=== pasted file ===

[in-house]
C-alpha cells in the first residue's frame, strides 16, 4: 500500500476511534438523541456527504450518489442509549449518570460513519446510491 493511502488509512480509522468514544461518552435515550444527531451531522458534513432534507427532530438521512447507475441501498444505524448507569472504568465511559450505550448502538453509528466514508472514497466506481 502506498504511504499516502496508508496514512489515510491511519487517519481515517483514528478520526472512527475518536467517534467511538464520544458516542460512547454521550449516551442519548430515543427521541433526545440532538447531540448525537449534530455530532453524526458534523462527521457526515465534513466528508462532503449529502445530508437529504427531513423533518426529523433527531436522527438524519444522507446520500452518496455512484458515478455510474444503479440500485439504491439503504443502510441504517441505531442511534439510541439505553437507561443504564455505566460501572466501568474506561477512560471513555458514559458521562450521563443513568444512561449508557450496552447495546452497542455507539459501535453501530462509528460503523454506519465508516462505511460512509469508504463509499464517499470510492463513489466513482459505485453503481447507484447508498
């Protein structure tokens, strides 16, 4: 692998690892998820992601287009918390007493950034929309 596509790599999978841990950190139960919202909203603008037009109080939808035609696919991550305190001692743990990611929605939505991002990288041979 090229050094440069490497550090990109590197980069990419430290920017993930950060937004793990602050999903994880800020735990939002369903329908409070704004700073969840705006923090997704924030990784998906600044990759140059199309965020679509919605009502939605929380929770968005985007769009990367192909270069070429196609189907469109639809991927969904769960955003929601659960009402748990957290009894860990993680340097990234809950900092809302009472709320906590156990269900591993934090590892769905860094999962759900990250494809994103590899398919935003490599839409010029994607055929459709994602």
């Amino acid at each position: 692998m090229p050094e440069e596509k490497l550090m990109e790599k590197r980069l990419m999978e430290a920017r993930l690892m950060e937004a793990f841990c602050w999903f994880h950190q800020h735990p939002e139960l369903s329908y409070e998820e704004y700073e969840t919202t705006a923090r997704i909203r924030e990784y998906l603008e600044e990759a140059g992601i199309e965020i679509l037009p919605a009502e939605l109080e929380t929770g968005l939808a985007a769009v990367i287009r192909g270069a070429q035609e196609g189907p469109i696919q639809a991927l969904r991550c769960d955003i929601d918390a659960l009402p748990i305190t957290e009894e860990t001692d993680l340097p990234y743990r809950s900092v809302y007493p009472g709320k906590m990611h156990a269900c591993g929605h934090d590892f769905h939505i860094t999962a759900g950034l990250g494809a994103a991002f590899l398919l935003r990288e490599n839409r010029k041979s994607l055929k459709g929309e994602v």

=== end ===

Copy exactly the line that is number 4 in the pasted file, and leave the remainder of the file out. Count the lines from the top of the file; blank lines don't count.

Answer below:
């Amino acid at each position: 692998m090229p050094e440069e596509k490497l550090m990109e790599k590197r980069l990419m999978e430290a920017r993930l690892m950060e937004a793990f841990c602050w999903f994880h950190q800020h735990p939002e139960l369903s329908y409070e998820e704004y700073e969840t919202t705006a923090r997704i909203r924030e990784y998906l603008e600044e990759a140059g992601i199309e965020i679509l037009p919605a009502e939605l109080e929380t929770g968005l939808a985007a769009v990367i287009r192909g270069a070429q035609e196609g189907p469109i696919q639809a991927l969904r991550c769960d955003i929601d918390a659960l009402p748990i305190t957290e009894e860990t001692d993680l340097p990234y743990r809950s900092v809302y007493p009472g709320k906590m990611h156990a269900c591993g929605h934090d590892f769905h939505i860094t999962a759900g950034l990250g494809a994103a991002f590899l398919l935003r990288e490599n839409r010029k041979s994607l055929k459709g929309e994602v």